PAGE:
Of course people haven’t always had TP. They used whatever was at hand: leaves, moss, rags. Later pages from old newspapers, the Sears Roebuck catalog, or the Old Farmer’s Almanac served the purpose. Mass production of a medicated product began in the 1850s, and Scott introduced perforated rolls in 1890. But who wanted to buy a novelty to replace what they’d been using for free?
What made TP indispensable was indoor plumbing with flush toilets. The age-old remedies would clog the pipes.
Brian Gersten, whose 11-minute documentary The Great Toilet Paper Scare premiered at the Big Sky Film Festival in February, writes his initial goal “was simply to make a film about a bizarre and forgotten piece of history that people would ideally find funny and entertaining. I think my goal now is for people to use the film as a mirror of sorts. A fun-house mirror perhaps.”
Among the season’s many cancellations was a friend’s planned family vacation at Mammoth Cave, Kentucky. Before their intended departure, I misunderstood him to say they would sleep in the only surviving wigwam east of the Mississippi.
Huh? The small bark winter houses of the eastern and midwestern woodlands weren’t exactly durable. Wisconsin has several replicas. If an authentic original survived, I can’t imagine tourists being allowed to sleep there. West of the Mississippi, tepees, hogans, and pueblos were more common.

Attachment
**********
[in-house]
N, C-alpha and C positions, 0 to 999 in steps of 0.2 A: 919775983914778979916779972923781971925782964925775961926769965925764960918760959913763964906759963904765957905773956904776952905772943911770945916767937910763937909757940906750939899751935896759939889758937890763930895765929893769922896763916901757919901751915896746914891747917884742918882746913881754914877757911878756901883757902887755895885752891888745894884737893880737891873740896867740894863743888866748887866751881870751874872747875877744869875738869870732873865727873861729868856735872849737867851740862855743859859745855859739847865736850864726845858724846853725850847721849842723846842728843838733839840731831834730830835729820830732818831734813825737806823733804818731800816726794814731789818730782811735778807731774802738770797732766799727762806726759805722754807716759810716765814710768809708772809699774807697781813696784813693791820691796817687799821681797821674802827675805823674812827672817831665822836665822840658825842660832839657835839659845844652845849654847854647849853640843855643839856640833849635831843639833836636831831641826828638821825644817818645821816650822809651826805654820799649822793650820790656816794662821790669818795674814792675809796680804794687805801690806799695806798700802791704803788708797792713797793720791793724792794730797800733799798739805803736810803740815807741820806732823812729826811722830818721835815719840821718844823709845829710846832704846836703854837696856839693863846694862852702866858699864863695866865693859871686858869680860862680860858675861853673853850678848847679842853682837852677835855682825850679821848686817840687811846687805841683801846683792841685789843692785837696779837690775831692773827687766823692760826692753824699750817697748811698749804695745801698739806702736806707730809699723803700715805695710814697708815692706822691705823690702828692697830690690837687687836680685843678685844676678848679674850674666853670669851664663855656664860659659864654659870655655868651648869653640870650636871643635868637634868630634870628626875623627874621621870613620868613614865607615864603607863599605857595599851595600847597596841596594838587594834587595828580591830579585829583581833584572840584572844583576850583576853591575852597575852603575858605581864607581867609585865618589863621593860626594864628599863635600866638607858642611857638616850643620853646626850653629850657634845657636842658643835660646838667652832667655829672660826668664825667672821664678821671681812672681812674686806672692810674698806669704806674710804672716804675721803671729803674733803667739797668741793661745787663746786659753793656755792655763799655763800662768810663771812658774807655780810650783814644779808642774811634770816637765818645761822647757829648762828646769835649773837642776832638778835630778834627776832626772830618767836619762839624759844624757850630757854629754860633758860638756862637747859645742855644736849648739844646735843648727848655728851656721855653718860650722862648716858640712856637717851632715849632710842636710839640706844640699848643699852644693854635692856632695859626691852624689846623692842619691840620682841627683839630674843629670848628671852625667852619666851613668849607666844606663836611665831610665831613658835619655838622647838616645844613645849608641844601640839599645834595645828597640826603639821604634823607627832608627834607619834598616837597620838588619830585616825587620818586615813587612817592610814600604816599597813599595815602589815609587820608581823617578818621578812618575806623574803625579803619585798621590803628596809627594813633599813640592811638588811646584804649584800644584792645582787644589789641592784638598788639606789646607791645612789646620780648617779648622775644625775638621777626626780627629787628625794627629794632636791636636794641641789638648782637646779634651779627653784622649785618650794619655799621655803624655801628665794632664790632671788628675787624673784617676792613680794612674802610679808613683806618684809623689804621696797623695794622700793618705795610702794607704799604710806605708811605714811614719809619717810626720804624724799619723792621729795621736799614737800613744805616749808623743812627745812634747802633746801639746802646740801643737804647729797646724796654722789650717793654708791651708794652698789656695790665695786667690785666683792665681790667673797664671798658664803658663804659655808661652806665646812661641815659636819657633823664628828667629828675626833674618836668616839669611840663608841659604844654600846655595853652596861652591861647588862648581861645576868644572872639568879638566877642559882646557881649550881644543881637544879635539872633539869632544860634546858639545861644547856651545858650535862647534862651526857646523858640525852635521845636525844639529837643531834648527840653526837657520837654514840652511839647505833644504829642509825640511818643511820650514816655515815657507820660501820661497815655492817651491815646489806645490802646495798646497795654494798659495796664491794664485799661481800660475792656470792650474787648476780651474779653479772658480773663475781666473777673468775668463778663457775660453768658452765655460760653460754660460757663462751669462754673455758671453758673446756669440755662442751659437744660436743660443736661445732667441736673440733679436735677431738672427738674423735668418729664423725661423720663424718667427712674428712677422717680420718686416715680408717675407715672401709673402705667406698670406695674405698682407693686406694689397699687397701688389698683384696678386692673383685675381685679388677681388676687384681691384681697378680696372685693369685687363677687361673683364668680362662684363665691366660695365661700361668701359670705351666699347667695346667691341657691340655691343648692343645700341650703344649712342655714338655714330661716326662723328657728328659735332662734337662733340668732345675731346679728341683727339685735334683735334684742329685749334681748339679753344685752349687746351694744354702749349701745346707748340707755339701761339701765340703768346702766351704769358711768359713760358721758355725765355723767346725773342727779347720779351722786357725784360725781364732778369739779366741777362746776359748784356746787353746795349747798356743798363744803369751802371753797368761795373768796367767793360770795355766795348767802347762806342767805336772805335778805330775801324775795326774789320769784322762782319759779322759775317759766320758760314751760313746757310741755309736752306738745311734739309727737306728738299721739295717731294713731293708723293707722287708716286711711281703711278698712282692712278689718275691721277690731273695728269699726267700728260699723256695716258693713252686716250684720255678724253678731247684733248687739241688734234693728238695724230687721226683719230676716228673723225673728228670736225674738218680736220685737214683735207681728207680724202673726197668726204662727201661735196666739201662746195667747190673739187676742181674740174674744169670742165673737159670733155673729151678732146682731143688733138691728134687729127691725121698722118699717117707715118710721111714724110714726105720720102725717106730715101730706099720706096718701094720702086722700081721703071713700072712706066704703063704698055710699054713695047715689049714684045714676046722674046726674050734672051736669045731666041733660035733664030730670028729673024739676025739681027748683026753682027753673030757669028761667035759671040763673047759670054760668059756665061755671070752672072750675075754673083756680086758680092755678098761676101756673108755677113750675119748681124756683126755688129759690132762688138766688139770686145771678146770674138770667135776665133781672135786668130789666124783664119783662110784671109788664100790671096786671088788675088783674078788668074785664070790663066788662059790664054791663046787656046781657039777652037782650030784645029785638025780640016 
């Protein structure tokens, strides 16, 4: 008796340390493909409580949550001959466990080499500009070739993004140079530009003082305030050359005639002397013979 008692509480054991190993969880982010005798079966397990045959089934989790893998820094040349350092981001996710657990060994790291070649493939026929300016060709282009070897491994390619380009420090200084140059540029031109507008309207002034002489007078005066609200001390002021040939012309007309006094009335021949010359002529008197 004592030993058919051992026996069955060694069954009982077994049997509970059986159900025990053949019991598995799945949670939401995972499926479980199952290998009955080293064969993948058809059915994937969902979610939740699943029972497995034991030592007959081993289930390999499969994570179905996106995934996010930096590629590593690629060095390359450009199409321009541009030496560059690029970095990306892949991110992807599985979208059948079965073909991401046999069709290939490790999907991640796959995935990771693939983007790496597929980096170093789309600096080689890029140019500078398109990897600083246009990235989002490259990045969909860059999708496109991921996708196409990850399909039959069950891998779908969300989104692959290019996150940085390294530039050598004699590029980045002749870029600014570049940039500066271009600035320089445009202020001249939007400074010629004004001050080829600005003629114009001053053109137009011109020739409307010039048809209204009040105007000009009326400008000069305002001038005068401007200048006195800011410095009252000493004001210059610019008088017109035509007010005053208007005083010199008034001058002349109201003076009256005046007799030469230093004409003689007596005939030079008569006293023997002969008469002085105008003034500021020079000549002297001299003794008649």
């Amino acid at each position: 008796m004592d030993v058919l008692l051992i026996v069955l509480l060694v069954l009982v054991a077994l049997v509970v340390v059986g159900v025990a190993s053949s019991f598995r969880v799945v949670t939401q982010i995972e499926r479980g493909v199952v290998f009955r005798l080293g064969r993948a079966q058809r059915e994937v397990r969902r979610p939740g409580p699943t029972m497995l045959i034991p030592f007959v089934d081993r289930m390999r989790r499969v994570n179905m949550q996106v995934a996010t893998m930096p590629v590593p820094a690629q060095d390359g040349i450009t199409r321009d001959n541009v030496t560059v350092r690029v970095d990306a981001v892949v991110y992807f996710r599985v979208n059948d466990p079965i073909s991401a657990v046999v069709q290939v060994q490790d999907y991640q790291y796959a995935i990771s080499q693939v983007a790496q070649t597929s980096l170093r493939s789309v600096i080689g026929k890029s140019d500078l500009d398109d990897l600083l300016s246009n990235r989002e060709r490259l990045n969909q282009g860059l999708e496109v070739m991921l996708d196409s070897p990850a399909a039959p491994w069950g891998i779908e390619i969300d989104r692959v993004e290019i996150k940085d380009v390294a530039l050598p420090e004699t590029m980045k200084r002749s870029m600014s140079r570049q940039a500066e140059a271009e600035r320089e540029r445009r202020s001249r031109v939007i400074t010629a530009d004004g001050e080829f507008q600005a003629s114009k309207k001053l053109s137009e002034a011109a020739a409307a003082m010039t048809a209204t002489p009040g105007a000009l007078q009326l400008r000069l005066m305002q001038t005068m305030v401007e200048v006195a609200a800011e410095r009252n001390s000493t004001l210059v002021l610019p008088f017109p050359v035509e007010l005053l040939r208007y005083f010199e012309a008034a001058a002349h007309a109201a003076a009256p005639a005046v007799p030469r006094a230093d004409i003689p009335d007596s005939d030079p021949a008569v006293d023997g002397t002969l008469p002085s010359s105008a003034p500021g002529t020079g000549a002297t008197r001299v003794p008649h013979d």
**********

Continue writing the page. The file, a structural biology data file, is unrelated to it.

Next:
Kentucky’s mis-named Wigwam Motel* is on the National Register of Historic Places, as are its two surviving siblings in Arizona and California. They’re remnants of 1930s and ’40s pseudo-Indian kitsch, akin to cigar-store Indians and now-controversial sports team names and mascots.
Preserve traces of our imperfect past, or expunge it out of respect? Souvenir war bonnets, Confederate statues, anti-Semitism in Shakespeare, gendered adventures in Peter Pan: There’s no one easy answer. Museums, classrooms, and historical parks hold thoughtful spaces to preserve and respect. I hope the Wigwam Motel stays in business, with a conspicuous historical marker near the entrance to put the kitsch in context.
* Image: The "wigwams" look more like tepees.
Whatever we think we know about this pandemic is out of date. The number of Americans with confirmed coronavirus topped 100,000 in March. Before they showed symptoms, many of them infected others, who in turn infected more. Each confirmation might mean at least half a dozen infections not yet visible, growing exponentially.